Evolution is the process of change in all forms of life over generations, and evolutionary biology is the study of how evolution occurs. An organism inherits features (called traits) from its parents through genes. Changes (called mutations) in these genes can produce a new trait in the offspring of an organism. If a new trait makes these offspring better suited to their environment, they will be more successful at surviving and reproducing. This process is called natural selection, and it causes useful traits to become more common. Over many generations, a population can acquire so many new traits that it becomes a new species.
The understanding of evolutionary biology began with the 1859 publication of Charles Darwin's On the Origin of Species.
In addition, Gregor Mendel's work with plants helped to explain the hereditary patterns of genetics. This led to an understanding of the mechanisms of inheritance. Further discoveries on how genes mutate, as well as advances in population genetics explained more details of how evolution occurs. Scientists now have a good understanding of the origin of new species (speciation). They have observed the speciation process happening both in the laboratory and in the wild. This modern view of evolution is the principal theory that scientists use to understand life.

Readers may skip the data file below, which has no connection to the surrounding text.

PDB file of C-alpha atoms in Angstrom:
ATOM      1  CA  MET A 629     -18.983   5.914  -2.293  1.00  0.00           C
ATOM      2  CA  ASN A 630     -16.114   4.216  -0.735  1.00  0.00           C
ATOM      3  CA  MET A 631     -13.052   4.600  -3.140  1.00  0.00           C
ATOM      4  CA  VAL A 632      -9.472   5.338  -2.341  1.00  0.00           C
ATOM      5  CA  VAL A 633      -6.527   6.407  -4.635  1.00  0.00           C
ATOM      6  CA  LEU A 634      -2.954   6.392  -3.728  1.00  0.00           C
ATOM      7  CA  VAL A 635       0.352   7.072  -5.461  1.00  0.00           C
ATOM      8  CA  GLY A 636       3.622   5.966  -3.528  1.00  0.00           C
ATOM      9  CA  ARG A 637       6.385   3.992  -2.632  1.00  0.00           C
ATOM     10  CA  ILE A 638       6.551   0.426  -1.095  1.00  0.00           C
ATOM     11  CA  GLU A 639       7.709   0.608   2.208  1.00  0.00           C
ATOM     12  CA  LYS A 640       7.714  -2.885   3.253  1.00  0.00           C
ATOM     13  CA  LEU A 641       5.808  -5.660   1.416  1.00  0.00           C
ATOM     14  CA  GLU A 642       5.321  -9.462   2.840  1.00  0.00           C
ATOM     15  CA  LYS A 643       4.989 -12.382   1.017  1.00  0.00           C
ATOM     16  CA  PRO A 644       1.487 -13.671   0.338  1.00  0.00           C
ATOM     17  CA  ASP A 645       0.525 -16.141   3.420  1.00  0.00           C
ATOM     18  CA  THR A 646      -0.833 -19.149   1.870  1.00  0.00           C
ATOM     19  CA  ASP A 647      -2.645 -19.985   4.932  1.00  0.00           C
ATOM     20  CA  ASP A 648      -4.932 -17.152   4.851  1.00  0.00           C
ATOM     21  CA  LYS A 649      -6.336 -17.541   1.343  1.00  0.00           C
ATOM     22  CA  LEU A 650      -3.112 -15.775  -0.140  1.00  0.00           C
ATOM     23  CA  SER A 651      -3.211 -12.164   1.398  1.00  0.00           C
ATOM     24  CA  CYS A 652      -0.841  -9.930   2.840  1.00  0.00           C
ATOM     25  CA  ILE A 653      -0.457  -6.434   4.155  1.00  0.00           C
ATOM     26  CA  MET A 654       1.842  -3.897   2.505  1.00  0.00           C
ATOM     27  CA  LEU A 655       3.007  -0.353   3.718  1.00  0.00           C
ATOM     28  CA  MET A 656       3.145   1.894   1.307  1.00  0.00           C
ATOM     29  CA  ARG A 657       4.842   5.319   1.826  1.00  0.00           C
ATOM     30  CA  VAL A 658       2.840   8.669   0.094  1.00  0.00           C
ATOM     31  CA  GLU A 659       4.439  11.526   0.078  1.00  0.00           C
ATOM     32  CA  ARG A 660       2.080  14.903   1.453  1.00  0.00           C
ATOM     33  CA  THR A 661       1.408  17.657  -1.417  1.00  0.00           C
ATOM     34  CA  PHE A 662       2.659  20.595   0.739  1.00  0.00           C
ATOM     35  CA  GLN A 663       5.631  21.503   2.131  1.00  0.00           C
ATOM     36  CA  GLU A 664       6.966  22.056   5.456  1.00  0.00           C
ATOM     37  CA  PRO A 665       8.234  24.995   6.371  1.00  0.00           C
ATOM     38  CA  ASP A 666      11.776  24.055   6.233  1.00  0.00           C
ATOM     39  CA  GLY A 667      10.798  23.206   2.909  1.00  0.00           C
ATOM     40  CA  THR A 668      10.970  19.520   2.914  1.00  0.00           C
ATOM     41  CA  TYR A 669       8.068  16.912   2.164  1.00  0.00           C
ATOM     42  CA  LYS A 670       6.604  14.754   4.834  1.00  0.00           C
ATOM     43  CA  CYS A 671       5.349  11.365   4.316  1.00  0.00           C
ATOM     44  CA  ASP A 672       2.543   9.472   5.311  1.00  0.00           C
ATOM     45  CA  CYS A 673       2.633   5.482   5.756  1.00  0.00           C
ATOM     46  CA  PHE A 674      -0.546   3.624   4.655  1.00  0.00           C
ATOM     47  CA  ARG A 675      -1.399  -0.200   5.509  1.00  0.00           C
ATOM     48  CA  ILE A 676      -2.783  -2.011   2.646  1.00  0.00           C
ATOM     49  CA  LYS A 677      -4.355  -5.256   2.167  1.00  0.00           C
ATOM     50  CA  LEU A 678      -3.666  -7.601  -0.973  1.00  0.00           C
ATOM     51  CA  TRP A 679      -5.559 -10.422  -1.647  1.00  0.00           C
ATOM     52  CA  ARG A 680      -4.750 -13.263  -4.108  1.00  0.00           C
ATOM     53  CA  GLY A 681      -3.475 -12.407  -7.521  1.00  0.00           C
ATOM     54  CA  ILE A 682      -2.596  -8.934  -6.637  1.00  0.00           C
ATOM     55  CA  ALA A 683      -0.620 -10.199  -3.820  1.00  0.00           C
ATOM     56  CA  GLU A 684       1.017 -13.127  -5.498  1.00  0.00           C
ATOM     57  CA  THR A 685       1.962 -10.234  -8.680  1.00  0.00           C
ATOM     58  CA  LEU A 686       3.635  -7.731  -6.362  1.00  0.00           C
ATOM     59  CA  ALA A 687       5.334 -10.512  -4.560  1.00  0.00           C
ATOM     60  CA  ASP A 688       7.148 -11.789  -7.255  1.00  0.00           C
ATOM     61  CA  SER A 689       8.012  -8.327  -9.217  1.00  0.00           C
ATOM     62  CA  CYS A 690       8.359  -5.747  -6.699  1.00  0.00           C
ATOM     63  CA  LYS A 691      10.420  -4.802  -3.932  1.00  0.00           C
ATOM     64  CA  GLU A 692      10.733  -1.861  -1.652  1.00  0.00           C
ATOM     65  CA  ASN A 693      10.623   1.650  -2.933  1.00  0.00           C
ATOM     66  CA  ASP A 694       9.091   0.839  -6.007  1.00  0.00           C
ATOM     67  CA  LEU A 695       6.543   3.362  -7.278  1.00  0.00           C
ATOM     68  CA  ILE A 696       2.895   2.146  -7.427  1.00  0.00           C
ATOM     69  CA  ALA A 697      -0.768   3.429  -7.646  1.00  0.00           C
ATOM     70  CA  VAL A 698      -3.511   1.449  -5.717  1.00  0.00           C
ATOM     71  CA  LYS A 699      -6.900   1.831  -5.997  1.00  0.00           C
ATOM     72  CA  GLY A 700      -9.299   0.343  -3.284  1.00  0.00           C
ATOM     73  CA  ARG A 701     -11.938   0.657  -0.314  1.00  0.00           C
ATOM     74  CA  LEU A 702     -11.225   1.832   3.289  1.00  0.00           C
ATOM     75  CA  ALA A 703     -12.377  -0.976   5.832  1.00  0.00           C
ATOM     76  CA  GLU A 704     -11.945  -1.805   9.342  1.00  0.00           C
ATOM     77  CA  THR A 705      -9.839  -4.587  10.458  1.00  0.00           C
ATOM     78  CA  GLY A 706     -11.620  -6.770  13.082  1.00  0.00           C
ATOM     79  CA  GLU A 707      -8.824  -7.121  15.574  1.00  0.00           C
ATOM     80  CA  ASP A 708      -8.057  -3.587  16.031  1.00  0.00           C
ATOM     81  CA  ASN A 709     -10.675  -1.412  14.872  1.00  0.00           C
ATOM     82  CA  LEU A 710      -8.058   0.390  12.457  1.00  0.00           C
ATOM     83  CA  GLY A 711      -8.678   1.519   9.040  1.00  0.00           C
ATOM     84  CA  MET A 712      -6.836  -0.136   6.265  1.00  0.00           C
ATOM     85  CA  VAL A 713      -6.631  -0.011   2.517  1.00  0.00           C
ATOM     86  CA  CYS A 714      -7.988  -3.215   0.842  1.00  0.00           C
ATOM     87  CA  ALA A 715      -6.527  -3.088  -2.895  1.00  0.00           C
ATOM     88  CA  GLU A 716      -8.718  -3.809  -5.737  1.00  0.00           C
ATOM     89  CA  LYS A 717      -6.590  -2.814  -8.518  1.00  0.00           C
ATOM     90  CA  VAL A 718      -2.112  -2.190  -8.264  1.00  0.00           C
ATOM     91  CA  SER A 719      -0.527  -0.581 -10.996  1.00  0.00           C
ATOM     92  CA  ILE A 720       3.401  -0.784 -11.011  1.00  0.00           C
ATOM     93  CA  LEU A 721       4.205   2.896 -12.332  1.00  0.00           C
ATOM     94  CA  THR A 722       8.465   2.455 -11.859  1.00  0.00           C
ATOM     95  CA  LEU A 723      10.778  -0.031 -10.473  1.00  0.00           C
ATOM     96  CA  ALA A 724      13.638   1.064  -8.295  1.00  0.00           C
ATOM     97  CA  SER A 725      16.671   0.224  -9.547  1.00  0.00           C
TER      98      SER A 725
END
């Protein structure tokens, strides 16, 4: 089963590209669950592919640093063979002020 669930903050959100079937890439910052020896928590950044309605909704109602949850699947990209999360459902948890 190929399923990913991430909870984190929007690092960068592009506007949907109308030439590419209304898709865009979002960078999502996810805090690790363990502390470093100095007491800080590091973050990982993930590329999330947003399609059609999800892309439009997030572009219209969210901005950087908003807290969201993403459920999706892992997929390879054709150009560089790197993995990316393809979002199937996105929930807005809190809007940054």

Darwin deduced that since organisms produce more offspring than their environment could possibly support, there must be a competitive struggle for survival - only a few individuals can survive out of each generation. Darwin realized that it was not chance alone that determined survival. Instead, survival depends on the traits of each individual and if these traits aid or hinder survival and reproduction. Well-adapted, or "fit", individuals are likely to leave more offspring than their less well-adapted competitors. Darwin realized that the unequal ability of individuals to survive and reproduce could cause gradual changes in the population. Traits that help an organism survive and reproduce would accumulate over generations. On the other hand, traits that hinder survival and reproduction would disappear. Darwin used the term natural selection to describe this process.